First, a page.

The Boston Celtics have three All-Star caliber players in Jayson Tatum, Kemba Walker and Jaylen Brown.
All three of them scored 20 or more points per game last season, making Boston the only team in the NBA with that kind of scoring depth. These guys will be expected to carry most of the load offensively during the 2020-21 season, too, especially after the offseason departure of Gordon Hayward.
But the C's will need other players to step up, too. You can't win the Larry O'Brien Trophy without a good group of role players.
The Celtics have a couple young players who could play a meaningful role this coming season, and this was among the topics on the latest episode of the Celtics Talk Podcast with Chris Forsberg and Max Lederman.
One player discussed is Grant Williams, who's coming off a solid rookie season. Williams' defense, rebounding and basketball IQ helped him carve out a consistent role off the bench, and he even earned minutes during the playoffs. Could Williams find himself in a starting lineup for the C's in his sophomore season? Lederman is comfortable with that idea.
"I am, honestly, because -- it's just a matter of what're you looking for? You're just looking for someone who's not bad. All Grant needs to do is go out there and not be bad and just hold things steady. He's definitely not bad -- he's a good player," Lederman said.
"He does a lot of the little things that don't show up in the box score. He's a great screen setter. ... He's going to make things better for the rest of the team, and I think his shot really came around. It's crucial for him to be able to hit from the perimeter and be that threat. We saw last year he didn't have a good time scoring inside versus length, which is what he did in college because he could just bully through people. We'll see what he comes back with. He's a great kid, he's a really smart guy, he's a really hard worker. I'm sure he'll come back better than he was last year."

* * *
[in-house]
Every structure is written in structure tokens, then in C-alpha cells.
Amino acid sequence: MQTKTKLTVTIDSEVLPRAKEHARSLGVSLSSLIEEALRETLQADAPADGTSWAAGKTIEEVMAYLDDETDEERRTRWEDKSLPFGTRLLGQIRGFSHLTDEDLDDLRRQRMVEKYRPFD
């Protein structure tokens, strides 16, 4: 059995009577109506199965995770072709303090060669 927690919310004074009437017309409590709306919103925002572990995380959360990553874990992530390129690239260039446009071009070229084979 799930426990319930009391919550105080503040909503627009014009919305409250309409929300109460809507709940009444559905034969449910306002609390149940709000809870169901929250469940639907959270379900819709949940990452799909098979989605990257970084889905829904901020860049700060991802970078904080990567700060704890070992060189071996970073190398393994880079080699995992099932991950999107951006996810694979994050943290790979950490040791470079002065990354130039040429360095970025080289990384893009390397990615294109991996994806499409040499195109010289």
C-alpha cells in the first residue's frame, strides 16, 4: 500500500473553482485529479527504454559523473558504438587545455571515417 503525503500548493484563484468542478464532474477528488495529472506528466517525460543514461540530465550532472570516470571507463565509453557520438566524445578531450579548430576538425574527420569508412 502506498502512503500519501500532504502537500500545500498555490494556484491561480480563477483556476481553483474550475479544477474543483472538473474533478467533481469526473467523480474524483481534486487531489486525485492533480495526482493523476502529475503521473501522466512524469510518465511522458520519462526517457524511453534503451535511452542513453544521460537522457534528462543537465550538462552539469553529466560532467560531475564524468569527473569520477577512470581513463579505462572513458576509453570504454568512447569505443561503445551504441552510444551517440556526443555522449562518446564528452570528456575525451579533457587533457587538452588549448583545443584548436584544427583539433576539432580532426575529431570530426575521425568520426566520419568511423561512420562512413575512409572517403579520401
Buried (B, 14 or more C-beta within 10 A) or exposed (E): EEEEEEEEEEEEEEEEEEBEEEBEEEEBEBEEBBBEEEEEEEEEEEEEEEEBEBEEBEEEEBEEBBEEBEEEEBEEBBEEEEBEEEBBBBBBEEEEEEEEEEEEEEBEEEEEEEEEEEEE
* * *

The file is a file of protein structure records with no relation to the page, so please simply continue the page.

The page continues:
Another player to keep an eye on in 2020-21 is Carsen Edwards. He was a second-round pick of the Celtics in the 2019 draft but didn't see too much action in Boston as a rookie. He primarily played for the Maine Red Claws in the G-League.
Edwards is a good offensive player, and with the C's in need of shooting, he might get more of an opportunity than he did in Year 1.
Lederman is not confident Edwards can be an impact player this season.
"No, I'm not, to put it bluntly. But I hope he surprises me," Lederman said. "When they drafted him, everyone was like, 'Oh he could play a Lou Williams-type role.' But Lou Williams took seven years to become Lou Williams. Is he going to be the starting point guard for the Sixers, is he going to be this or that? He developed over time into the microwave scorer off the bench that he is now. Carsen Edwards has spent his whole life being the alpha dog, at least his last couple years in college -- he was a stud. He was on SportsCenter with highlights in the NCAA Tournament carrying teams. To expect a young player like that to come in and be seamlessly thrown into a bench role -- I don't think the Celtics really expected it and I don't think anyone really should. I hope he can adjust to that, but that's a really tough transition, especially last year when he's playing in the G-League and not playing the role he would play in Boston."
One of Edwards' best talents is his outside shooting. In college and in the G-League he has shown an impressive stroke from the perimeter. But it's hard to get consistent playing time in the NBA if you're not bringing several skills to the floor.
"He's got to find ways to impact the game if he's not hitting his shots," Lederman said. "If scoring is his only thing and he's only getting three or four shots per game, you better hit two or three of them. I'm not super confident in (Edwards being an impact player), but I hope I'm pleasantly surprised."
Also in this episode: Chris and Max debate which player, other than Jaylen Brown and Jayson Tatum, will prove to be the most important to the Celtics' success this coming season. And they also give their takeaways from the Celtics' first half schedule release.